Everyone’s familiar with these little jumpy, black bugs. Flea infestations can be quite nasty to control once they’ve taken hold.  And this isn’t just a warm weather issue: a flea that hitch-hikes into your warm house with carpet, blankets, baseboards, or rugs to ride out the winter has hit the jackpot and will have no intention of vacating.  They can live on wild animals (rodents, squirrels, deer, etc.) and jump on your pet from a shared yard/outside space.  Fleas feed off the animal host and lay eggs which fall into the environment (most worrisome, the carpet/floor in your house).  Fortunately, they won’t “infest” a human, but they may incidentally bite humans if they jump off their nearby animal host.

 

If you have seen live fleas on your pet, take care to thoroughly wash any bedding and vacuum carpets/furniture they frequent to remove all flea eggs.  Talk to your veterinarian immediately about treatments to kill the adult fleas present on your pet quickly, and preventives to address future generations. A single female flea will start laying eggs within 24 hours of feeding on a pet and can lay 40-50 eggs per day.  Eek!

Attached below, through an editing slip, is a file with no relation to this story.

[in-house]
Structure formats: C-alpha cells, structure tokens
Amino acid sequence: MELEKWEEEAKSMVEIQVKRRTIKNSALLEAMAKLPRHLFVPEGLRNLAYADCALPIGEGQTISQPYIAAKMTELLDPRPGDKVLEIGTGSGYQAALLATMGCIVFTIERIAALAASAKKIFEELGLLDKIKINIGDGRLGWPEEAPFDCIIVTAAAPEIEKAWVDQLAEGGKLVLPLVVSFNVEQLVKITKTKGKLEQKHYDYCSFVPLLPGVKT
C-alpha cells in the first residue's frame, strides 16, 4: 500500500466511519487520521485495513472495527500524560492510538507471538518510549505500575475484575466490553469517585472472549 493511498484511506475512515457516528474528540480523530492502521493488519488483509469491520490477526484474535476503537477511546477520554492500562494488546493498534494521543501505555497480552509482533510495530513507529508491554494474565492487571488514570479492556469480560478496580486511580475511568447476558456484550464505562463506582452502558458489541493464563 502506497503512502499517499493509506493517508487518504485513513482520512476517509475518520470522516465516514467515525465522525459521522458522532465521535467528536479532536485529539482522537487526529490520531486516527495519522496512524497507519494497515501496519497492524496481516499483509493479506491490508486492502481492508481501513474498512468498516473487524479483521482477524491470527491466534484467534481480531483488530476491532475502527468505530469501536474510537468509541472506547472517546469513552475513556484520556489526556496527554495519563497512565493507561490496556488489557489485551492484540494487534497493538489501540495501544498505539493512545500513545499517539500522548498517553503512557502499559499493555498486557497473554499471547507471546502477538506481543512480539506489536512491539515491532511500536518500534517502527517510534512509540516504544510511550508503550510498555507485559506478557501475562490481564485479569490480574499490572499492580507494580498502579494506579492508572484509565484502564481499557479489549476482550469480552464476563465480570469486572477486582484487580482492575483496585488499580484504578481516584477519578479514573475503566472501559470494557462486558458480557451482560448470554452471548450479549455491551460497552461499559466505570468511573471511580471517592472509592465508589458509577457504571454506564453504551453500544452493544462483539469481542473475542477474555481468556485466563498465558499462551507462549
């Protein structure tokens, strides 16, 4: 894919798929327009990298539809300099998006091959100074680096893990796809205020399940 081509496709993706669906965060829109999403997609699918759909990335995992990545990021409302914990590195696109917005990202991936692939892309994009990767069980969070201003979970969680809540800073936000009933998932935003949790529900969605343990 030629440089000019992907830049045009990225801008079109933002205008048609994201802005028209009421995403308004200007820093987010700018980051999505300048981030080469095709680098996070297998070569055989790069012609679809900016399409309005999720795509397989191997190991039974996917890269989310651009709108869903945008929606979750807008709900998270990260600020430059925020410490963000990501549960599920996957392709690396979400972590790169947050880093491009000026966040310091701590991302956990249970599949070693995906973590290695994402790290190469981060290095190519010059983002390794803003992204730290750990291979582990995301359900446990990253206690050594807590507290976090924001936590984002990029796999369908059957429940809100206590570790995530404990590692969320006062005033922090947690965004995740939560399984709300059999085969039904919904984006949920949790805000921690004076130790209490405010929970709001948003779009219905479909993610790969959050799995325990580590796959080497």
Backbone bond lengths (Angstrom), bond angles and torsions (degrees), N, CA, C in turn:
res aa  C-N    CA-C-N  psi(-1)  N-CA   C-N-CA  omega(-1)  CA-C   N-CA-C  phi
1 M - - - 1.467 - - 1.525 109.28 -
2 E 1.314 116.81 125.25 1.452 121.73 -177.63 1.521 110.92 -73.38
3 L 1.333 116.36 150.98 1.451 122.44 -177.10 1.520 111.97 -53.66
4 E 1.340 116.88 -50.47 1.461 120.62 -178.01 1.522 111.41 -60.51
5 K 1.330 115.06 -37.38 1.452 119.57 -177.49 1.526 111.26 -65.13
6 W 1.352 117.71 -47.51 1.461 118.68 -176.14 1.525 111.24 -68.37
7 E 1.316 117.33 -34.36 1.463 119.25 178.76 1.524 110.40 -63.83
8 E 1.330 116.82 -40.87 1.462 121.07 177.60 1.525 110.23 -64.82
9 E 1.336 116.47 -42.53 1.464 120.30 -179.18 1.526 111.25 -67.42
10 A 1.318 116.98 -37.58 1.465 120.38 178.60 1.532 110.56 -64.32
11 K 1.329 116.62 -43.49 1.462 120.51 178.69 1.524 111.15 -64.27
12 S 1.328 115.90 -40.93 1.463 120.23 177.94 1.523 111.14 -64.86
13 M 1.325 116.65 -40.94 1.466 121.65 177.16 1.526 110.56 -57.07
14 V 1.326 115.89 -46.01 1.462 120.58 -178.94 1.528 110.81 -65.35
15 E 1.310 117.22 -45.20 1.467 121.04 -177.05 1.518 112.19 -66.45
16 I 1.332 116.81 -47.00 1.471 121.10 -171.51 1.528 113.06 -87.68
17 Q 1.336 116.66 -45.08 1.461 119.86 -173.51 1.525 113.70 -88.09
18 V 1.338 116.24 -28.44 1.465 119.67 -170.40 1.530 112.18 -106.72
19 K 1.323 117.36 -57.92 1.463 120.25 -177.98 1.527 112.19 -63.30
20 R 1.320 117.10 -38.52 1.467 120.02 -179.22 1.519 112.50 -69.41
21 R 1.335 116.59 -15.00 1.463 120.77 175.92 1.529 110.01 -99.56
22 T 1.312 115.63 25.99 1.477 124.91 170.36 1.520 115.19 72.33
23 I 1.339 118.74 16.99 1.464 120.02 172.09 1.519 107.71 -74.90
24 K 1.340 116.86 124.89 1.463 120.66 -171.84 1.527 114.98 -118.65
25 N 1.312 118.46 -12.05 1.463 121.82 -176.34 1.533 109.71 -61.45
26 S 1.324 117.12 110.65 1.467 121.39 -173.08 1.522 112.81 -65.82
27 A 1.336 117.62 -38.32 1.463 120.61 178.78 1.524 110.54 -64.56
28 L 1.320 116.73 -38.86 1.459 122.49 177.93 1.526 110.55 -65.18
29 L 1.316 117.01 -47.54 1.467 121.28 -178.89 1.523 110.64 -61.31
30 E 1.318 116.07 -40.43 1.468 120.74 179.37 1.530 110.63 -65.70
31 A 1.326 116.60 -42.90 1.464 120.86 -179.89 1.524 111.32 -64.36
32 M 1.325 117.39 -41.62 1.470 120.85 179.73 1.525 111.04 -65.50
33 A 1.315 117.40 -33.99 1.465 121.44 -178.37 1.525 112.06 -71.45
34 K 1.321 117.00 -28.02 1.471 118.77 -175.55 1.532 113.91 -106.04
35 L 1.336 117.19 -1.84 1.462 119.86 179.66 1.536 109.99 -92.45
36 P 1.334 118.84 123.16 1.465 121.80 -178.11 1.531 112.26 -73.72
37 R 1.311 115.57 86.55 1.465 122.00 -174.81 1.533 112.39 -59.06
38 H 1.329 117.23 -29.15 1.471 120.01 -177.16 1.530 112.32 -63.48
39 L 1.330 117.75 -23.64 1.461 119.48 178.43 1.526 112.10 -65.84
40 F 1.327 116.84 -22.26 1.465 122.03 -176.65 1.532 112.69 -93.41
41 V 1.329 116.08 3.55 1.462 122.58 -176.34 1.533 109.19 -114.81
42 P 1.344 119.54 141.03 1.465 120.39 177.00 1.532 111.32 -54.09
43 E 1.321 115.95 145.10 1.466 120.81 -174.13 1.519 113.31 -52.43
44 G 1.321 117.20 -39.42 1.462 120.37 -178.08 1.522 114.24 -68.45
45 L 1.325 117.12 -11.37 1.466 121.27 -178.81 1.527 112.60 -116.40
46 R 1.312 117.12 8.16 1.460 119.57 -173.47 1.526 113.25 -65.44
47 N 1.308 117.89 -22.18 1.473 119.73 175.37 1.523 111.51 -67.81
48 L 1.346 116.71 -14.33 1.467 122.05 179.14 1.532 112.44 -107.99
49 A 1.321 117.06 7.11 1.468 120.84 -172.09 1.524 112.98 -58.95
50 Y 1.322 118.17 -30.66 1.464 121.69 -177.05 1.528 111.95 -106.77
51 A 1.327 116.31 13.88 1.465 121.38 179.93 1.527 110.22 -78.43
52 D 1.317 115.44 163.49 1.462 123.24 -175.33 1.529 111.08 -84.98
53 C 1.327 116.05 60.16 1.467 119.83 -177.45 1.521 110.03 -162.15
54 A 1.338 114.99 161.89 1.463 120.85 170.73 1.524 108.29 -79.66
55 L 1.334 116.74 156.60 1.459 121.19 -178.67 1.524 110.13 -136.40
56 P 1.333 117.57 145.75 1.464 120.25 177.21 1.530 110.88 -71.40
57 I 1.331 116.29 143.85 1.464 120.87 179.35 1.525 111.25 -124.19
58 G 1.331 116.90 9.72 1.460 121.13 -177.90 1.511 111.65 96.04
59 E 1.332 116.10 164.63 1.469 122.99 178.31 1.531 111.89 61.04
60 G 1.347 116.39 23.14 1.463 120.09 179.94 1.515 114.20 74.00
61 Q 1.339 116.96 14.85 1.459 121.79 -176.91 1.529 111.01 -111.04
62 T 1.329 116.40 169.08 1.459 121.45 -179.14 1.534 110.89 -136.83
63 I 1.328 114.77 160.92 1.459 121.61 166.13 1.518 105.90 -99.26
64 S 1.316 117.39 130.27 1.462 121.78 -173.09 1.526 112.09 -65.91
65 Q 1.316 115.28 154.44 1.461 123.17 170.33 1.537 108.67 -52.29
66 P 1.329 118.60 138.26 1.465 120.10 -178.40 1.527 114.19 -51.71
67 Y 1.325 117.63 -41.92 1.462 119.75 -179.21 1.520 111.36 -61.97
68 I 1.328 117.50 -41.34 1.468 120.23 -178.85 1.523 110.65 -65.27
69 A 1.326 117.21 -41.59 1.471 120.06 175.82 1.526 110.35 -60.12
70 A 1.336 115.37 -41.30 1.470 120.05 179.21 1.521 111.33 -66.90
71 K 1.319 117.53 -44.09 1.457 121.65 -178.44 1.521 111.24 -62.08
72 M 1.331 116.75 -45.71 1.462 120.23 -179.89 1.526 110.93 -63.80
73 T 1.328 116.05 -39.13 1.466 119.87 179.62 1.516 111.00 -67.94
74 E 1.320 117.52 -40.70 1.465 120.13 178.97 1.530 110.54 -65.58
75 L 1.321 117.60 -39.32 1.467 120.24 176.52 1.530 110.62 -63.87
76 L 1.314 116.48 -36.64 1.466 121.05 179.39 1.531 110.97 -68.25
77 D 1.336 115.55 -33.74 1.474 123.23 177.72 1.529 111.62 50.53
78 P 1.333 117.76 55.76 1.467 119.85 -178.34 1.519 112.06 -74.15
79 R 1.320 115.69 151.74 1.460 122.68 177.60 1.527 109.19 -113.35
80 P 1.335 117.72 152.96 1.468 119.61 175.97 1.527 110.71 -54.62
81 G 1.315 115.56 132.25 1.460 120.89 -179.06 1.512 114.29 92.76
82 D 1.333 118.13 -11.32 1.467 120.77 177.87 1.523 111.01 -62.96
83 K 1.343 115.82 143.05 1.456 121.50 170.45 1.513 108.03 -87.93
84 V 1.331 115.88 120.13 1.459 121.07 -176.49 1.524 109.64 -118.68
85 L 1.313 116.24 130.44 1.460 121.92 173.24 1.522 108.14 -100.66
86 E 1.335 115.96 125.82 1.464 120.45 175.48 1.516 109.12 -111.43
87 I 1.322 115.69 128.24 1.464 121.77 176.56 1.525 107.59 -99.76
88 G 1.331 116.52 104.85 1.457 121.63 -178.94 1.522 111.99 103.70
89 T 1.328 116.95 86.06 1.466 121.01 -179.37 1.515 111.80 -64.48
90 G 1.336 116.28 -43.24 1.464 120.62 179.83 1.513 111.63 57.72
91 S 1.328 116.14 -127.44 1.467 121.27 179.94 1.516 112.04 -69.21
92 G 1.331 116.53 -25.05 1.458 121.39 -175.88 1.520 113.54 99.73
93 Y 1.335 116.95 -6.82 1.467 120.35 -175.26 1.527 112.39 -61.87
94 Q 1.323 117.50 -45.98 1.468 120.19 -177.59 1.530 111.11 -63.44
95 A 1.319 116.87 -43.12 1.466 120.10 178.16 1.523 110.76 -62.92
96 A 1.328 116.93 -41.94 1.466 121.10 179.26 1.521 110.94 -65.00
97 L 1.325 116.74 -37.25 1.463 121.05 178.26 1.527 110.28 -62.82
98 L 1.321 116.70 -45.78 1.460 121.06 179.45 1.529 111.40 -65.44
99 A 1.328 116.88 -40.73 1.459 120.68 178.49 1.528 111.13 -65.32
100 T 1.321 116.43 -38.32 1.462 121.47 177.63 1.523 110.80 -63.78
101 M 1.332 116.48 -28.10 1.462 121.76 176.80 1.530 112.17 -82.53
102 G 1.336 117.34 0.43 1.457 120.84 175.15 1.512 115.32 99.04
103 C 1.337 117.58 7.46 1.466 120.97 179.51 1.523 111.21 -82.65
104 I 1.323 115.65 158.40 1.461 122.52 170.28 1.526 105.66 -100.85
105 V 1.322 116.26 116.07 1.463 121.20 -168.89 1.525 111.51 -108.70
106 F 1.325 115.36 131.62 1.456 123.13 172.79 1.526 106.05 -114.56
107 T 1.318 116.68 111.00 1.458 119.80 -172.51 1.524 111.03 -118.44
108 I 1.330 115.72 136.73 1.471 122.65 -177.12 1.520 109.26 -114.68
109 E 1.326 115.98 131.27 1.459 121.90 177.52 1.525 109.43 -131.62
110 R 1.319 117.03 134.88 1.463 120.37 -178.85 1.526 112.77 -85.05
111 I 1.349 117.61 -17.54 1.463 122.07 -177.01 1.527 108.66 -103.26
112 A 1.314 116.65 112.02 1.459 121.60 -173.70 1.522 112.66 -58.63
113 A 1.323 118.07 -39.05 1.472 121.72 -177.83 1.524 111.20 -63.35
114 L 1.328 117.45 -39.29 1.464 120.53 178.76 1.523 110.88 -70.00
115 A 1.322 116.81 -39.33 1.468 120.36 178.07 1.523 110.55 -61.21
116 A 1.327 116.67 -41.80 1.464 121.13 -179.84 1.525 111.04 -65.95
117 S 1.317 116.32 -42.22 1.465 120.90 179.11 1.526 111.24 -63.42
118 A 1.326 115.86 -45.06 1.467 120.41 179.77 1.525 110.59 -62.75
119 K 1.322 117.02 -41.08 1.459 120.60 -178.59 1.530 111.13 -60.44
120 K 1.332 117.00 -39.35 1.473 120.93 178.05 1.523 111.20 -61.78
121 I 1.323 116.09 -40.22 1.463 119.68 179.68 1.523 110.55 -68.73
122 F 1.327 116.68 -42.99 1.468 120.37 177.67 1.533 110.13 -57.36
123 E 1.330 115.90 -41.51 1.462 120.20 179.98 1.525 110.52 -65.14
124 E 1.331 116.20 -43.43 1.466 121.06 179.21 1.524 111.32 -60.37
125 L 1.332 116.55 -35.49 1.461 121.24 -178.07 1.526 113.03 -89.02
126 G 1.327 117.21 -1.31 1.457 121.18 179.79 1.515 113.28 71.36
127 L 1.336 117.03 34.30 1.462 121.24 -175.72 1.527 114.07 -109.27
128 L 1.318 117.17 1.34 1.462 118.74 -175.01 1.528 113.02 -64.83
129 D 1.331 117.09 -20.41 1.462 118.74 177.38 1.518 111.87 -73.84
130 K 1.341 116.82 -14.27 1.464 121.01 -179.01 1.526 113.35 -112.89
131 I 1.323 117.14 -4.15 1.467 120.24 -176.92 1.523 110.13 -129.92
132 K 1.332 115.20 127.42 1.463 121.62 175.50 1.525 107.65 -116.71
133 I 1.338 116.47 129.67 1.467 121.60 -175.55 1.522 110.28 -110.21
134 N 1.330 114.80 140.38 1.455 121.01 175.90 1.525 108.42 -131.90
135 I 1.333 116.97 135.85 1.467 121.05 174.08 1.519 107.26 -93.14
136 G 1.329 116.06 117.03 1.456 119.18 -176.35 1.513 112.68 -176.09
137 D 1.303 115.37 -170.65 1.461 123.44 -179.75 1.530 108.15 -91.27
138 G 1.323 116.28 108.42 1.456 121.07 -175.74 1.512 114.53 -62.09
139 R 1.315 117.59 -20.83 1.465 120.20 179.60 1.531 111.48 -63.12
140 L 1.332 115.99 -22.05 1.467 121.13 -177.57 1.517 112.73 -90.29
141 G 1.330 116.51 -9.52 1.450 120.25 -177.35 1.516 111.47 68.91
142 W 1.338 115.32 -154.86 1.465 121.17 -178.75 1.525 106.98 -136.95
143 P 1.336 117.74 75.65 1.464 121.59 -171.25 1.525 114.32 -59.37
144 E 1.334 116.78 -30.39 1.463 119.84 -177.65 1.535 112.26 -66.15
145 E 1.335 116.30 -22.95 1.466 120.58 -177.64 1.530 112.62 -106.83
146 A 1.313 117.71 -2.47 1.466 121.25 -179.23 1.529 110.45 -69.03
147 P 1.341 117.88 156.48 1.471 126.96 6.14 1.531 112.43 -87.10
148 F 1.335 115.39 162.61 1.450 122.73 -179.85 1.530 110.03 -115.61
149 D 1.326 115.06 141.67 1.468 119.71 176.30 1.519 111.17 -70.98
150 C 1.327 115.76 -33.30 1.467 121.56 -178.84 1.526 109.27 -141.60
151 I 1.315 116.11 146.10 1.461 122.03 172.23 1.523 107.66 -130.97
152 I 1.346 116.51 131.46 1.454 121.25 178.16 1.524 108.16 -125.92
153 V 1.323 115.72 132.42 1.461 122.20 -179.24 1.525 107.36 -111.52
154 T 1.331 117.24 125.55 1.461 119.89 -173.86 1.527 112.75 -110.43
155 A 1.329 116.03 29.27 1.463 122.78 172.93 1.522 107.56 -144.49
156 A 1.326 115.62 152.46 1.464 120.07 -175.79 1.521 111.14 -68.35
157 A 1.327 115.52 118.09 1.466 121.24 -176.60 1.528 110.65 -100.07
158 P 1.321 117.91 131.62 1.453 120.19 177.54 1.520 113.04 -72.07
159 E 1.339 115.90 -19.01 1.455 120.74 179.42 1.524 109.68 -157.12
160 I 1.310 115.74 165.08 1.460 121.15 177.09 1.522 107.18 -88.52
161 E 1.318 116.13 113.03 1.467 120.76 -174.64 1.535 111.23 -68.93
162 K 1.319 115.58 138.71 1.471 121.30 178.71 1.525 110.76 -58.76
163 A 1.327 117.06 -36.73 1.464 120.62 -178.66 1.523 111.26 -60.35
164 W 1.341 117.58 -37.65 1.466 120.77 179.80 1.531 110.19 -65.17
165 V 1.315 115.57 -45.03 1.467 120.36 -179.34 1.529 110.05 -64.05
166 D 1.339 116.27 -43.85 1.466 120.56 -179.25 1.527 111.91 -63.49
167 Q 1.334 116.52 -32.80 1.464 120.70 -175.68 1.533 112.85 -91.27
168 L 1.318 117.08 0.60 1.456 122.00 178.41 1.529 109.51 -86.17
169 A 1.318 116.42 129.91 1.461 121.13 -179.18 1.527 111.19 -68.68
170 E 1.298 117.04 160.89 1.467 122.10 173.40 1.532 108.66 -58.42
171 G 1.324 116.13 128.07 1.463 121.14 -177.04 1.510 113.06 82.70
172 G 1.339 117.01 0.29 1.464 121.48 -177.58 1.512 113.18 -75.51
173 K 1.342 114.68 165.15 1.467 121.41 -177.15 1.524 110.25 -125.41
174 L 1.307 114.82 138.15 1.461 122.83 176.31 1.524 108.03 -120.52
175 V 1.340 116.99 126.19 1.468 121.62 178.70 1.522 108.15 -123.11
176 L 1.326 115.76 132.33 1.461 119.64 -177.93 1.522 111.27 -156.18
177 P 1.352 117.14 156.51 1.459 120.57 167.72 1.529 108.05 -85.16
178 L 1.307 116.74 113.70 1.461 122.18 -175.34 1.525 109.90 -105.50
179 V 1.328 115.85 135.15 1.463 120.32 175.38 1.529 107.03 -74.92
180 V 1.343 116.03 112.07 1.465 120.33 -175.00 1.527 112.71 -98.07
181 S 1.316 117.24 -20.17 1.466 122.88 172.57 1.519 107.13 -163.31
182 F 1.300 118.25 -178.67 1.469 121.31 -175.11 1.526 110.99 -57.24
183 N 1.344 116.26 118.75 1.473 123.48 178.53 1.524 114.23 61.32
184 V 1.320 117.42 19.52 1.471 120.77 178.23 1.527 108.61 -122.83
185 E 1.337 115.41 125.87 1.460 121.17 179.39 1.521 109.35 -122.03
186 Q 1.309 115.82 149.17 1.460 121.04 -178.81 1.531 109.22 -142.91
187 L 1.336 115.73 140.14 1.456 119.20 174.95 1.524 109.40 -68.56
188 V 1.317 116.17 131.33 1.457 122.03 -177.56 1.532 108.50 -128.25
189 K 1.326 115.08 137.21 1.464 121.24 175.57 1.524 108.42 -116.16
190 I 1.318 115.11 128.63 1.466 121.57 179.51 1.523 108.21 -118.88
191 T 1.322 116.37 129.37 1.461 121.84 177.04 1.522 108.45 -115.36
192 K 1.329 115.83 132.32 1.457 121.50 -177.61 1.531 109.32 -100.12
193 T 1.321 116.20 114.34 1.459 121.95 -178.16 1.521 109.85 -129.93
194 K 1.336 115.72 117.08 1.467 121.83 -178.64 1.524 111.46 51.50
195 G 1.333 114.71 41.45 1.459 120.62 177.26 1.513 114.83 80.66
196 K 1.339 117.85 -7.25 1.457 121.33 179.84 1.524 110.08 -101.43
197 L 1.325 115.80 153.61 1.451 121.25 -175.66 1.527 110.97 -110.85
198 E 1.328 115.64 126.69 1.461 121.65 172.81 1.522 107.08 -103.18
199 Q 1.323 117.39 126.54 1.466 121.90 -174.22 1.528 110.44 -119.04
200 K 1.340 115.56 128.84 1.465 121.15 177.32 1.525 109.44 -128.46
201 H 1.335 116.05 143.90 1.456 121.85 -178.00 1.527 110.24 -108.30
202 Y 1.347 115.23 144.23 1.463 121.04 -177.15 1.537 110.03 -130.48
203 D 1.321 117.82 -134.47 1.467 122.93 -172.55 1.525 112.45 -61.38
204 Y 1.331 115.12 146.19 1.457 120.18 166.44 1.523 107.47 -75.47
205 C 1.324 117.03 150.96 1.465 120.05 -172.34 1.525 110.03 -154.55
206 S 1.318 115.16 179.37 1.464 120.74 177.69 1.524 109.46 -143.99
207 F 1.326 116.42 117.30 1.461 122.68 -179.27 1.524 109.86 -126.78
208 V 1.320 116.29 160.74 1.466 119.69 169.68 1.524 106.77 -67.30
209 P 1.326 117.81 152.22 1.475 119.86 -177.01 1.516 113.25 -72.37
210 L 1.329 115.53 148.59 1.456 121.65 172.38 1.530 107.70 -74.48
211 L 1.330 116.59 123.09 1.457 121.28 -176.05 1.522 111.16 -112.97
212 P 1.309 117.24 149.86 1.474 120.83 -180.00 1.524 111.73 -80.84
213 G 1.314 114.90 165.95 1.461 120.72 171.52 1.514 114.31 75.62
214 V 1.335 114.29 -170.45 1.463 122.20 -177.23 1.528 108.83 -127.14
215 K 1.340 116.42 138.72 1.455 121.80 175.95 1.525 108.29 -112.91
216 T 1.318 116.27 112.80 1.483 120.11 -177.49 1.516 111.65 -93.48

A flea infestation can take months to get under control once it occurs.  As the old adage goes, “An ounce of prevention is worth a pound of cure!” Better to never see these guys than have to try to get rid of them later. Flea bites are exceptionally itchy to dogs, to the point that some quite literally pull their hair out and/or develop skin infections.  Very small/young animals can suffer from anemia in severe cases. Fleas also happen to transmit tapeworms, among other diseases, which can rob an adult or juvenile animal of nutrients.

 

TICKS